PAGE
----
Turns out that the fiscal situation is even more dire because of a $350 million shortfall this year in revenue which is the result of many wealthy Virginians taking advantage of capital gains tax law changes that made it better to ditch stocks last year as they did. The shortfall will only snowball if nothing is done. Localities and state employees will be severely impacted.

Hence McAuliffe is seeking out a Constitutionally-acceptable way to keep the government going regardless of what hard-liners like House Speaker Bill Howell do.

So, there you have it: rule but executive fiat. To be sure, in Virginia’s case, there are possible ways to get out of the mess, namely Republican Sen. Emmet Hanger’s compromise plan on Medicaid. But when it comes to global warming, forget it. The power of the Koch Brothers and the fossil fuel industry is simply too great. No matter what practically every climate scientist in the world says, we are having to answer to the deniers.

Hang on. June will be a lively month.

Sen. Emmett Hanger’s Good Idea

emmett-hangerBy Peter Galuszka

Could some seemingly small technical changes in legislative tactics and voting powers on an obscure commission clear the way for passing a state budget and expanding Medicaid in some form?

Sen. Emmett Hanger, a Republican senator from Augusta, thinks so. If he’s right, there could be a way out for both Republican House Speaker Bill Howell and Democratic Gov. Terry McAuliffe who are taking the stubborn impasse right up to the wire of June 30.

Hanger is proposing technically separating Medicaid expansion to 400,000 lower income Virginians from the budget debate, but with a twist.

There would be legislation linked to the budget requiring changes in the voting of a legislative commission known as the Medicaid Innovation and Reform Commission (MIRC) which was formed in 2013 and must agree that enough positive change in the Medicaid program is taking place to allow expansion. It would most likely occur through private insurance exchanges of some type.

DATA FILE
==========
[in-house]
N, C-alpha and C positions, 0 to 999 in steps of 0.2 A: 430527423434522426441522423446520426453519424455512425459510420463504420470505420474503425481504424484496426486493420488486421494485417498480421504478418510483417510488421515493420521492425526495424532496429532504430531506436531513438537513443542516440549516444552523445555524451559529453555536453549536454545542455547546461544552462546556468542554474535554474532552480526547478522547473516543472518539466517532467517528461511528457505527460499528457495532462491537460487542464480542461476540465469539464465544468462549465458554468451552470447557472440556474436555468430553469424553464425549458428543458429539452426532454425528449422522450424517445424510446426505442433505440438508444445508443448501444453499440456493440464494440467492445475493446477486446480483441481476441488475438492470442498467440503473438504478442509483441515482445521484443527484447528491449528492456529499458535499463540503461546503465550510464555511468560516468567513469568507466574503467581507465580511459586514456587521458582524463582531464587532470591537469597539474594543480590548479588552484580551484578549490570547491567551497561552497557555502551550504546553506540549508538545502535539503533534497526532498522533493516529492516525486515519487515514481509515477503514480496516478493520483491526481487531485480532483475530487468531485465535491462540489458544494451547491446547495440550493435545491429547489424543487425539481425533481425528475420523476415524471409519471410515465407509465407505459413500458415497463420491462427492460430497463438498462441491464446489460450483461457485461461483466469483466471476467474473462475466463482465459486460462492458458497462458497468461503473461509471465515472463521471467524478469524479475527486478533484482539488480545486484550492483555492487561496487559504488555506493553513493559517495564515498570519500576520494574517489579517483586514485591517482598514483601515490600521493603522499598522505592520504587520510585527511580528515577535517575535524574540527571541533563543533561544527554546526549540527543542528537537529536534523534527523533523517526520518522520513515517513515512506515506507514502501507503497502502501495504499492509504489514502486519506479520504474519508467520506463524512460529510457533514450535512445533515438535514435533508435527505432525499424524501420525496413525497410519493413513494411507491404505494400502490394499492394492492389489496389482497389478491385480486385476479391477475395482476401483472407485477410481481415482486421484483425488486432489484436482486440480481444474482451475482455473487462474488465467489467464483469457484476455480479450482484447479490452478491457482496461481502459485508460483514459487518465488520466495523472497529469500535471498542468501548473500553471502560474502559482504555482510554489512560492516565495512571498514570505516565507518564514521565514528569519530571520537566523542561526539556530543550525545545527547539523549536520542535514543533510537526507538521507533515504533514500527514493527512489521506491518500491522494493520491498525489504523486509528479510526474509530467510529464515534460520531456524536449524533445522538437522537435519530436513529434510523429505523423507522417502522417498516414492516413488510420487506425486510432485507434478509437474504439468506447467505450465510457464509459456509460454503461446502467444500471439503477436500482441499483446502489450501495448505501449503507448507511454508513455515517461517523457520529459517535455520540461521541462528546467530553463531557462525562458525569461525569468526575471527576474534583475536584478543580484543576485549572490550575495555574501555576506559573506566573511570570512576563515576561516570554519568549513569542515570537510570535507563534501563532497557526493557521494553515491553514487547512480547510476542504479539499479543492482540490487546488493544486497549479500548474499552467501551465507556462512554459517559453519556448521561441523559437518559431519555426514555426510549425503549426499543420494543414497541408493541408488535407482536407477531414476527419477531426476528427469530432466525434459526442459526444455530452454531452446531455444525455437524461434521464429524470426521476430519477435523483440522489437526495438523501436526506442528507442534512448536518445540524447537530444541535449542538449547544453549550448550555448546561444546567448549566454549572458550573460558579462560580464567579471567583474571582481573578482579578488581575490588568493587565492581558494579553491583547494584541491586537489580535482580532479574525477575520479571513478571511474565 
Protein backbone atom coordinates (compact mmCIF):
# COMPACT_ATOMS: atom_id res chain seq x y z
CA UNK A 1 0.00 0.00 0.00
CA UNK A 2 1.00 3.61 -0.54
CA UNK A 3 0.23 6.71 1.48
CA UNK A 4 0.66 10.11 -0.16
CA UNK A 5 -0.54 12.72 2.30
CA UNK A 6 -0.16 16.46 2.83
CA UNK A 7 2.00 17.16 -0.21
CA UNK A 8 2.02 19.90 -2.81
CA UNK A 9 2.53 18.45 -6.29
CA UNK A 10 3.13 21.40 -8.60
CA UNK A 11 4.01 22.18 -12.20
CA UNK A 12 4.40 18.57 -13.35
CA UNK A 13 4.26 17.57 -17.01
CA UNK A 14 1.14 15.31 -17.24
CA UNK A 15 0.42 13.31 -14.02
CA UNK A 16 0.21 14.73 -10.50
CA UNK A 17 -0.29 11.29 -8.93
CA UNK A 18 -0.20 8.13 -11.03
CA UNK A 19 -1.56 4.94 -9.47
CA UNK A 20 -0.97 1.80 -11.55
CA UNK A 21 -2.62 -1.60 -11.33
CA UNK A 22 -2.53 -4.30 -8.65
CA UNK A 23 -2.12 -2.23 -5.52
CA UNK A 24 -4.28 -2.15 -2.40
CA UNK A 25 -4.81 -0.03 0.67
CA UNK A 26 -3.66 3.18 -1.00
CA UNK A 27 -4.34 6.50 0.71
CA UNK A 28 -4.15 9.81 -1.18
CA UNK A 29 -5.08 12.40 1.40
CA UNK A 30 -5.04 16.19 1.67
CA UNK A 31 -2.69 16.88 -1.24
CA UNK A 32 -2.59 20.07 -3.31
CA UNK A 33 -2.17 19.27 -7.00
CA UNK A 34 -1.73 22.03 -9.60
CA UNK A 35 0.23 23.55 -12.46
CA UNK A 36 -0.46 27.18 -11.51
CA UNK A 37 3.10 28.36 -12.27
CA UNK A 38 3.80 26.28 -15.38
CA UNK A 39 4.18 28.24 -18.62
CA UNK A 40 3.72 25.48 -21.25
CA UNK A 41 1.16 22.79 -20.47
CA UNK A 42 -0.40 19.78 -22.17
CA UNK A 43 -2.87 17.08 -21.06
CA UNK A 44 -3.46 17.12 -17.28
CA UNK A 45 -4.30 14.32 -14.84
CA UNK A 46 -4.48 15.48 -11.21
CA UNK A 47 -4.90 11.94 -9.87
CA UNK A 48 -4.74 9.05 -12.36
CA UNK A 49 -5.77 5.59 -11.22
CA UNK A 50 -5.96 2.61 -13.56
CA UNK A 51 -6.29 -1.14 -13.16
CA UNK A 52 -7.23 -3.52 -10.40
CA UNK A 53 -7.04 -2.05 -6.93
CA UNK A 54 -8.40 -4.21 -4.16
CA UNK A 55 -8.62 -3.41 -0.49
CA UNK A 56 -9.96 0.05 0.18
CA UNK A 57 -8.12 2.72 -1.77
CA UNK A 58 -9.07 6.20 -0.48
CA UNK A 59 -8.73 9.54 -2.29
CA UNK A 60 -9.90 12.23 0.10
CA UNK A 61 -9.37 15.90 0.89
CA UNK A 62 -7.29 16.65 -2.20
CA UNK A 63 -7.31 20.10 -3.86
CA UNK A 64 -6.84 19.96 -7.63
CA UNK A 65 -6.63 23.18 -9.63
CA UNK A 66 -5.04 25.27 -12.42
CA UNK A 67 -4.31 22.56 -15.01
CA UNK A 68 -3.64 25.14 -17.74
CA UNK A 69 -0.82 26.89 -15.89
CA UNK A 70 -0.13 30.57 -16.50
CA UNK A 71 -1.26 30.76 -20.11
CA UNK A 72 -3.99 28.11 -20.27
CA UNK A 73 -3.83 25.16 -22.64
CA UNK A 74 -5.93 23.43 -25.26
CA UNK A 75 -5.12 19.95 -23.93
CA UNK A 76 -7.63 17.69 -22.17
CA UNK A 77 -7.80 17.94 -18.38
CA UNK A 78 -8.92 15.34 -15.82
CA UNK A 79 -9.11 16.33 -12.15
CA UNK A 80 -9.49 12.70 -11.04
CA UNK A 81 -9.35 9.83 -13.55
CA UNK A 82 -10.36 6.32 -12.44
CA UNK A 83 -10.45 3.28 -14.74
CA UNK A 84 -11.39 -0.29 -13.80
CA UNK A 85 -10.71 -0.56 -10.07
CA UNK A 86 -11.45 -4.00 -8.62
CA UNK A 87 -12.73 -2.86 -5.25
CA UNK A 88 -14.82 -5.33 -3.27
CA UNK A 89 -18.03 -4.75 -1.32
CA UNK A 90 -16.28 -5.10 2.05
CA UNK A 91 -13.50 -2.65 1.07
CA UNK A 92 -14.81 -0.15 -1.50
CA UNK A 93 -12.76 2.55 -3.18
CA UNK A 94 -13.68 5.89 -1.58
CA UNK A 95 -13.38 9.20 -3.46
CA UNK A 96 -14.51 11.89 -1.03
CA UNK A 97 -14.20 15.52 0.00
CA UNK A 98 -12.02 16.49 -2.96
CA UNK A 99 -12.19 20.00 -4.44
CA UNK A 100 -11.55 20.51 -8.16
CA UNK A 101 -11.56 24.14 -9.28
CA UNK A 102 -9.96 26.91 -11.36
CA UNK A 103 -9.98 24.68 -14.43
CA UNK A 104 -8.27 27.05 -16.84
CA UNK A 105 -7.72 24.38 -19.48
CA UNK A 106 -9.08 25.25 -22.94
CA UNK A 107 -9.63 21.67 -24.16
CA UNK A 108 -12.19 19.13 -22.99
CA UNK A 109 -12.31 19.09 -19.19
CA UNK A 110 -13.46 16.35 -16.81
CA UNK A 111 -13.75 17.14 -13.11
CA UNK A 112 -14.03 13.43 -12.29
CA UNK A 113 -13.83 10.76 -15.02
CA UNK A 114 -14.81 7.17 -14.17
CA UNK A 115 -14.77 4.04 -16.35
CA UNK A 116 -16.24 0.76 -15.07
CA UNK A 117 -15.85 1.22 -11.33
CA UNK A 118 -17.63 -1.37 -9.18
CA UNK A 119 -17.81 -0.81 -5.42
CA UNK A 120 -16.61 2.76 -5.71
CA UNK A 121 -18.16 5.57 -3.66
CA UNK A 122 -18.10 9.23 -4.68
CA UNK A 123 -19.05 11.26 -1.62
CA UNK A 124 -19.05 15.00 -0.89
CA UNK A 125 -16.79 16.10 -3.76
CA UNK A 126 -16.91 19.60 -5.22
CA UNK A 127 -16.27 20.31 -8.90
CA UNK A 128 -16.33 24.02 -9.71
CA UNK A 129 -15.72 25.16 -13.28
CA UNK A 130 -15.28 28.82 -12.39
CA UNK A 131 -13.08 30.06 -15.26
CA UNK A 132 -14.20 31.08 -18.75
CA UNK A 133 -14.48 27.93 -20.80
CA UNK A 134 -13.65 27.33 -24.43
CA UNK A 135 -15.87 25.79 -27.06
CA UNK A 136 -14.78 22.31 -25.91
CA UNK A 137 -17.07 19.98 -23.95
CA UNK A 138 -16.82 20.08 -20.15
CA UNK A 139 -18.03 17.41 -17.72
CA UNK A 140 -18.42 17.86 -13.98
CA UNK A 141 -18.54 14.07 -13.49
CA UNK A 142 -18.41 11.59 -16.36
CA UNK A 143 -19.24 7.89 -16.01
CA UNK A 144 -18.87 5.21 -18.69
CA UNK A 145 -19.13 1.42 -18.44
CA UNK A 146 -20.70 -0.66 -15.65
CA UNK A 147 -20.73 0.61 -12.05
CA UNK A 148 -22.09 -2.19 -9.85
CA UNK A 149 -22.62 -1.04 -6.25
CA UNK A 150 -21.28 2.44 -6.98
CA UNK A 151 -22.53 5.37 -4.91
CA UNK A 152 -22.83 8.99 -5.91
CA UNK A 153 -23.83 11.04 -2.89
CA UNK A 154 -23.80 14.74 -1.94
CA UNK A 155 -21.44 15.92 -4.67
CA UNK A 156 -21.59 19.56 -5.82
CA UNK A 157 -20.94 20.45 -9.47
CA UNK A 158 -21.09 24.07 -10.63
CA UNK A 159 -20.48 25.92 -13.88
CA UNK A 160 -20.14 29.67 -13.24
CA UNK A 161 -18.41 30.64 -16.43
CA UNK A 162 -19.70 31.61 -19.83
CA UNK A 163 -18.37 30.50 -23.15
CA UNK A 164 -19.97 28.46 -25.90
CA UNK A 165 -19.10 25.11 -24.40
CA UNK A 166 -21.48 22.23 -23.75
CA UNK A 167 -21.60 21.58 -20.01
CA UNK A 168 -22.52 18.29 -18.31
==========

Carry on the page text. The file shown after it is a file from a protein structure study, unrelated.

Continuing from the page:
“By October of this year we might be able to begin some limited enrollments,” Hanger told me in an interview.

I called him because, frankly, I didn’t understand media accounts of what he was proposing although the reports indicated that there could be some kind of breakthrough involved. My undergraduate degree is in international relations and I used to study diplomacy. I realize that such types of granular give and take can bring tremendous progress. I am intrigued.

Of course, I could be dead wrong and Virginia will not pass a $96 billion, two-year budget, the state will lose its good bond rating, government will shut down at least in part, teachers won’t get paid and those caught in health care limbo between Medicaid and Obamacare will remain there.

Talking with Hanger gave me some perspective that I didn’t have and haven’t read in the Mainstream media.

First, he said that the General Assembly has already approved Medicaid expansion. It did so last year with former Gov. Bob McDonnell in office. But it also created the 10 member legislative Medicaid Innovation and Reform Commission to identify problems and offer improvement suggestions for the state’s Medicaid program. No expansion can occur unless the commission approves. Hanger is chairman of MIRC.

By law, any expansion of Medicaid must be approved by a supermajority vote of the commission. That means that a majority of the five Senate members of the commission would have to say yes. Ditto a majority of the five House members.

Hanger’s proposal would make it a straight majority vote of six out of 10 members from both Senate and House sides. Plus, they won’t vote to approve expansion, only to disapprove it. In the meantime, MIRC would set clear metrics to benchmark what reforms are truly wanted.

Medicaid expansion would involve some kind of private health exchange (now dubbed “Marketplace Virginia”), and there would be added safeguards that there would be adequate copays by participants and ways to make sure that emergency rooms aren’t suddenly flooded with newly insured patients. He also wants a workable data system to keep track of patients and payments and other safeguards to prevent abuse. There are at least 17 categories of improvement areas.

The Senate would concede and use the House’s budget bill. The House would drop “Marketplace Virginia” from its bill and would concede that addressing additional Medicaid reforms would be required.